A Dweller in Mesopotamia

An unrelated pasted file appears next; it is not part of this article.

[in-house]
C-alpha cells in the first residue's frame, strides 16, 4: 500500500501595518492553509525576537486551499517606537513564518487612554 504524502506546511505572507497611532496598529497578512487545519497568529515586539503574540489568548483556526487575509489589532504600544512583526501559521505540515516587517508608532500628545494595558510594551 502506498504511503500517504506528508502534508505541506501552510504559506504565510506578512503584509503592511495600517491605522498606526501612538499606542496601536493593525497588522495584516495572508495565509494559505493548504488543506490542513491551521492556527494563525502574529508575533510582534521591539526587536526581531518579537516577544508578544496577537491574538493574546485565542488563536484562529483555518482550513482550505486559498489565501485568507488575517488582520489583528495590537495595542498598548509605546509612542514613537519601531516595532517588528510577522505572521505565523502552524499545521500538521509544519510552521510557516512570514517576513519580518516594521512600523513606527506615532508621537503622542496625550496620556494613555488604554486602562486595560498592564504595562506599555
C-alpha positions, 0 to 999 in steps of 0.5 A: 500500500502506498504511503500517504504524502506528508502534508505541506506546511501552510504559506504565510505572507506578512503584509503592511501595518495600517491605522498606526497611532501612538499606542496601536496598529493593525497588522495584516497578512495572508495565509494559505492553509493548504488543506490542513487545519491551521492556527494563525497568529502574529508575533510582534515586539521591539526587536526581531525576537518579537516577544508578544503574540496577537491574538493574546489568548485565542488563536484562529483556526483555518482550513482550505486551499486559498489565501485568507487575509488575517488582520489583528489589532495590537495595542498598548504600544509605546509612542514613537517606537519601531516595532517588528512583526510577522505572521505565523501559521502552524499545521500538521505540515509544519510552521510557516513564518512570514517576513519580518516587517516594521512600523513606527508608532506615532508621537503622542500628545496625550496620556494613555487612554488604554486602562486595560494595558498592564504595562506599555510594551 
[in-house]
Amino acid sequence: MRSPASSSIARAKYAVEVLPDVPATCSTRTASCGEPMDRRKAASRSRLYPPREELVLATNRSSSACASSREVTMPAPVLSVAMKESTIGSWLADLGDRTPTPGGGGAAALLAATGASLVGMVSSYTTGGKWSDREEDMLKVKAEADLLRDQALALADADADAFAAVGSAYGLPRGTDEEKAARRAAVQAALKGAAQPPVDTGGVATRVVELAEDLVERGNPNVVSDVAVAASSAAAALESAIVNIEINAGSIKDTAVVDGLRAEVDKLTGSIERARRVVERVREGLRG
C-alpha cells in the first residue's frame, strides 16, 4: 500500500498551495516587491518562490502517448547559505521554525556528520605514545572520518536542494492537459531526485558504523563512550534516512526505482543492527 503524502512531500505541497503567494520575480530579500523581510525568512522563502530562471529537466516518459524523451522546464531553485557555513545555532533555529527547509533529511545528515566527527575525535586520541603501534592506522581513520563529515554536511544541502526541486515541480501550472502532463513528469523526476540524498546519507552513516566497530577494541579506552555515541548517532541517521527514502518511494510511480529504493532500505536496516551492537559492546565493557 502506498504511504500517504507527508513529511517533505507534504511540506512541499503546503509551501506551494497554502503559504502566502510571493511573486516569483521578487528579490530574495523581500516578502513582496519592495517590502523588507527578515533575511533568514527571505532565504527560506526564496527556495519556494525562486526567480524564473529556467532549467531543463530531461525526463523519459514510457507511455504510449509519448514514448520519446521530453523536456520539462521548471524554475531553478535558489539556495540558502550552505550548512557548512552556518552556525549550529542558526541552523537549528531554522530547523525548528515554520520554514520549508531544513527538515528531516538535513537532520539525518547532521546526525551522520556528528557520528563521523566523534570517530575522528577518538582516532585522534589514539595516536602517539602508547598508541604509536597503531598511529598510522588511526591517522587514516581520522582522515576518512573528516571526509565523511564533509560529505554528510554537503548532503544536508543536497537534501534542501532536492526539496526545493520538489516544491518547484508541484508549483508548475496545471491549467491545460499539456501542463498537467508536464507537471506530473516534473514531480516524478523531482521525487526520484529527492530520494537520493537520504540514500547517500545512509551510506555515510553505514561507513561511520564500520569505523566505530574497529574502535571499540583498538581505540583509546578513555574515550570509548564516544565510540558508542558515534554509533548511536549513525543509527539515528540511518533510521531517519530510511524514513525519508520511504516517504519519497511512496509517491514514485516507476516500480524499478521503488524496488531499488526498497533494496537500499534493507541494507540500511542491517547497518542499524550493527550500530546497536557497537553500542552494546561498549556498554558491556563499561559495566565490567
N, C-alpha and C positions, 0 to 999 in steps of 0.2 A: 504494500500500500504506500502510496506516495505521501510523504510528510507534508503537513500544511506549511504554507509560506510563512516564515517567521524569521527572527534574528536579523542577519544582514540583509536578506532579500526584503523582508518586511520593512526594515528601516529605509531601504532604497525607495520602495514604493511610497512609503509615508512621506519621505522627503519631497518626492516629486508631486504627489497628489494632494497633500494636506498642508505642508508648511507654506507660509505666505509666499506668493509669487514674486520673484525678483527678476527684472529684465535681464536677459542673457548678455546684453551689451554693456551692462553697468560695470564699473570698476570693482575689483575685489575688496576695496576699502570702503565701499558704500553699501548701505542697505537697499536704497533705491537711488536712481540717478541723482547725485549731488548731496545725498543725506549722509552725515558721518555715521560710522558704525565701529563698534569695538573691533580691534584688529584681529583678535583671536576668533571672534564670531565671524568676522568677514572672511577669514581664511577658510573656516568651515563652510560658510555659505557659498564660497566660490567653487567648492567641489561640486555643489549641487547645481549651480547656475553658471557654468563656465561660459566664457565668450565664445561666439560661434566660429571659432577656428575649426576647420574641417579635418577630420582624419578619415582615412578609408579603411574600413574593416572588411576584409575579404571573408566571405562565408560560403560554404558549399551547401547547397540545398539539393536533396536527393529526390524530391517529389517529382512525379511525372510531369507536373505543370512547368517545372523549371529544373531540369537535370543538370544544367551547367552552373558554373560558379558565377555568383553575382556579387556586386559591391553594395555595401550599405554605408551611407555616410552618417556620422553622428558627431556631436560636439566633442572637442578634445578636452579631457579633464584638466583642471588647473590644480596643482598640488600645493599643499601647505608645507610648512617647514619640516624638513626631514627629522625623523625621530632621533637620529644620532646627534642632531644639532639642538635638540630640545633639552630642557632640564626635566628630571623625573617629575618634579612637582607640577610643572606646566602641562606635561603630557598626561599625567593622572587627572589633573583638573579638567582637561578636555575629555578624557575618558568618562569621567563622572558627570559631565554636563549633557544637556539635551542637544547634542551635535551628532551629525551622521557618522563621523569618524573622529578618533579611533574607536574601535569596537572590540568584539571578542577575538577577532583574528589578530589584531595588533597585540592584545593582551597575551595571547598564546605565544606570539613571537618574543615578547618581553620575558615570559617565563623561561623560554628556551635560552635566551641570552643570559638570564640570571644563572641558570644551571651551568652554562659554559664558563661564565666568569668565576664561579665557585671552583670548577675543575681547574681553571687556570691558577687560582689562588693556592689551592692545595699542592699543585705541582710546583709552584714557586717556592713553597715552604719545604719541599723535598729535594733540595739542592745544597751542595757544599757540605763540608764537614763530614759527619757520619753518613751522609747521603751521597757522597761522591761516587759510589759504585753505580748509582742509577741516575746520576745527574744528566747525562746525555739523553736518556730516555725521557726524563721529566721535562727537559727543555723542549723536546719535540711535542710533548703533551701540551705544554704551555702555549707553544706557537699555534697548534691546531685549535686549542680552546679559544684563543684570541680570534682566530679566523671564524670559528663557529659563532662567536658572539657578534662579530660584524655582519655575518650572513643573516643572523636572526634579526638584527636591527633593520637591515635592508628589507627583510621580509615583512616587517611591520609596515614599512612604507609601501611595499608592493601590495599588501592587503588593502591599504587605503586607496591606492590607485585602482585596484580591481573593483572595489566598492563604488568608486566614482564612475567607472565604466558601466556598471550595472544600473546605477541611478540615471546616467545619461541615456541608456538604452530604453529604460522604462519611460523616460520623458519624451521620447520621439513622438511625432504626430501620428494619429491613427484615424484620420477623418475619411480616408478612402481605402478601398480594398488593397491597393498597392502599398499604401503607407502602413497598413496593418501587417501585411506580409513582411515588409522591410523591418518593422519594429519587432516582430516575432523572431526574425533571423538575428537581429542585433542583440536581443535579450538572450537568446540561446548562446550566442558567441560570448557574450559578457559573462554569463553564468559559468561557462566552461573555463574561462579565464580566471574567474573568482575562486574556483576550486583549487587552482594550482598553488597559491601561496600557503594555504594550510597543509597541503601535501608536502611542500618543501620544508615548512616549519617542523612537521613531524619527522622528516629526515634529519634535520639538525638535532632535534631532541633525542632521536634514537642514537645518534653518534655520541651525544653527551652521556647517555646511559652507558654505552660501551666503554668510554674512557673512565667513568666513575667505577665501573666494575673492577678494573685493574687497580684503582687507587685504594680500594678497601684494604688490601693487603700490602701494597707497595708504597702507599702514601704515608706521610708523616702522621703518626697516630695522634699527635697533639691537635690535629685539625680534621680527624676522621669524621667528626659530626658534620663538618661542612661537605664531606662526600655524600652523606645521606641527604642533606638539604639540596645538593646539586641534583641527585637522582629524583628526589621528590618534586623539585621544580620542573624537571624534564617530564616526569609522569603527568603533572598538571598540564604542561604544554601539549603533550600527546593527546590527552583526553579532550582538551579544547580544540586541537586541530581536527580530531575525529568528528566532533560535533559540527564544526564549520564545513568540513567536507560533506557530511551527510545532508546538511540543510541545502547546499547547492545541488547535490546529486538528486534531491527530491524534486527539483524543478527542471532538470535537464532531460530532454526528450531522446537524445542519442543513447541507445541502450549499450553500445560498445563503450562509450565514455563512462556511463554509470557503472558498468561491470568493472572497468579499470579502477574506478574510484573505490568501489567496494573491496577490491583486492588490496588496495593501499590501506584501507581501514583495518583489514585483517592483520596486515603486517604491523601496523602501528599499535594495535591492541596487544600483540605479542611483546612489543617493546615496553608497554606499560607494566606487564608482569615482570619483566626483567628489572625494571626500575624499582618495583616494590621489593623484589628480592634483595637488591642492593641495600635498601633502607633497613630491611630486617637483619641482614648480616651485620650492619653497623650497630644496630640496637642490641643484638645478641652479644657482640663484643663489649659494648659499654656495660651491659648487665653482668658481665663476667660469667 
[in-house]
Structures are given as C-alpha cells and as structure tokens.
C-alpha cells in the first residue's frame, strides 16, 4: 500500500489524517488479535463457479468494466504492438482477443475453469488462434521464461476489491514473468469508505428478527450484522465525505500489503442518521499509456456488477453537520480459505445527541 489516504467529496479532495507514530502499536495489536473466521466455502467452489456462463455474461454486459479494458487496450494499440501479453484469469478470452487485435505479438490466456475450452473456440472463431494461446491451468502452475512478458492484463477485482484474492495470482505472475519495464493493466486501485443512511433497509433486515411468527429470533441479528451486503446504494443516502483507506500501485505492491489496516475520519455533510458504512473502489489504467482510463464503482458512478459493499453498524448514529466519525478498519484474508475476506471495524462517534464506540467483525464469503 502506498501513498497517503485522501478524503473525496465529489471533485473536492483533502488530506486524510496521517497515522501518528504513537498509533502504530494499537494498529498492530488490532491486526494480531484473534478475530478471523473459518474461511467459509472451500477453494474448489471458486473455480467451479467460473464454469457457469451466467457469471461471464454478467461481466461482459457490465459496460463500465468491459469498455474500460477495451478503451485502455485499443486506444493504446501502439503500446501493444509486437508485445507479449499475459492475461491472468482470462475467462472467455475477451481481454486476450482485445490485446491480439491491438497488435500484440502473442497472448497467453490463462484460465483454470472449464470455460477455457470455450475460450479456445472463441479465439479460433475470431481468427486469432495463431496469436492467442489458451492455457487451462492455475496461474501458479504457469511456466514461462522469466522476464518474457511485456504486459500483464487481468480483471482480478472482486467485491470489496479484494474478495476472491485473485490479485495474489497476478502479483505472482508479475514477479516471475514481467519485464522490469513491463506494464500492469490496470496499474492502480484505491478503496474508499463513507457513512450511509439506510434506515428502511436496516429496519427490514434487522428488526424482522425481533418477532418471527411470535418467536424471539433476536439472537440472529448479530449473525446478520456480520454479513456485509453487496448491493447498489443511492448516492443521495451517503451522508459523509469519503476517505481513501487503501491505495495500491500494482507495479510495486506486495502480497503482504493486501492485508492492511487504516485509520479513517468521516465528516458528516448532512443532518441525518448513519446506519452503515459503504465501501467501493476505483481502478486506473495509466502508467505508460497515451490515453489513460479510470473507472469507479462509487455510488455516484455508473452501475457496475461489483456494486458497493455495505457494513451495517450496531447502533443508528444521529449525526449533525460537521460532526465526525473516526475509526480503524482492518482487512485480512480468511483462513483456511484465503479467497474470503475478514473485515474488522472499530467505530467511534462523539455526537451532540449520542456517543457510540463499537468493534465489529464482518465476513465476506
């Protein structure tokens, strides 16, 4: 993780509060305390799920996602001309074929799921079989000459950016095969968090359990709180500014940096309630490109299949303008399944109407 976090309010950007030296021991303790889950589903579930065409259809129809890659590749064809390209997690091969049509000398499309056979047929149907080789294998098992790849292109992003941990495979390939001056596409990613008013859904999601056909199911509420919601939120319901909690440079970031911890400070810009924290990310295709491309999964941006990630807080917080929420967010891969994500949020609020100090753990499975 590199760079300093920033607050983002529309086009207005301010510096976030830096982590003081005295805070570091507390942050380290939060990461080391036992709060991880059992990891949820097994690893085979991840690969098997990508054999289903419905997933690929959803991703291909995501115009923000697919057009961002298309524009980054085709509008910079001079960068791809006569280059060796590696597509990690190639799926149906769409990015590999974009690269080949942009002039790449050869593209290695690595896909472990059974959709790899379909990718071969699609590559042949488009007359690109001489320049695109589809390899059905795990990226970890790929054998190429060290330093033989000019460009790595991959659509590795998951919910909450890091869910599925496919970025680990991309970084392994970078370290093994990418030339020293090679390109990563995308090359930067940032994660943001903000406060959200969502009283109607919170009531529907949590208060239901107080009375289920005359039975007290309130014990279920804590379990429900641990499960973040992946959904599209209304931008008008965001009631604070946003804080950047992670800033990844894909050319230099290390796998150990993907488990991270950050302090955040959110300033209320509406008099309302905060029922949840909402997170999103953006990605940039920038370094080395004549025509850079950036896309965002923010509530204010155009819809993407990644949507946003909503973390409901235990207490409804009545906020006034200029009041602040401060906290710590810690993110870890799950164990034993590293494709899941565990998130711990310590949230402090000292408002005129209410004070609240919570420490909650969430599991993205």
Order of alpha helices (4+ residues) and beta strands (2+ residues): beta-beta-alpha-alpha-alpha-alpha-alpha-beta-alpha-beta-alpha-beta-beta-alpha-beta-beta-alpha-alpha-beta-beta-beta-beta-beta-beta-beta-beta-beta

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Illustrated. Formatted for the Kindle. Linked Contents.CONTENTSI. The Fiery FurnaceII. The Venice of the EastIII. Sinbad the SoldierIV. The Wise Men from the WestV. By the Waters of BabylonVI. Arabian Nights in 1919VII. In Old BaghdadVIII. Paradise LostIX. The Desert of the Flaming SwordX. The Kings of the EastExcerpt:PREFACEFew adventurous incidents in our lives seem romantic at the time of their happening, and few places we visit are invested with that glamour that haunt them in recollection or anticipation. I remember comparing the colour scheme of a barge in Baghdad with that of one in Rochester. It was a comparison most unfavourable to Baghdad — a thing the colour of ashes with a thing of red and green and gold. Yet now that I am back in Rochester, the romance lingers around memories of dusty mahailas. It is easy to forget discomfort and insects and feel a certain glamour coming back to things which, at the time, represented the commonplaces of life. There certainly is a glamour about Mesopotamia. It is not so much the glamour of the present as of the past.To have travelled in the land where Sennacherib held sway, to have walked upon the Sacred Way in Babylon, to have stood in the great banquet hall of Belshazzar's palace when the twilight is raising ghosts and when little imagination would be required to see the fingers of a man's hand come forth and write upon the plaster of the wall, to wander in the moonlight into narrow streets in Old Baghdad, with its recollections of the Arabian Nights: these things are to make enduring pictures in the Palace of Memory, that ideal collection where only the good ones are hung and all are on the line.Although it was for the Imperial War Museum that I went to Mesopotamia, these notes are not about the War, but they are a series of impressions of Mesopotamia in general. The technical side of my work I have omitted, and any account of the campaign in this field I have left to other hands. The sketches here collected might be described as a bye-product of my mission in Mesopotamia; but most of them are the property of the Imperial War Museum, and it is by the courtesy of the Art Committee of that body that I have now been able to reproduce them. --This text refers to the Kindle Edition edition.
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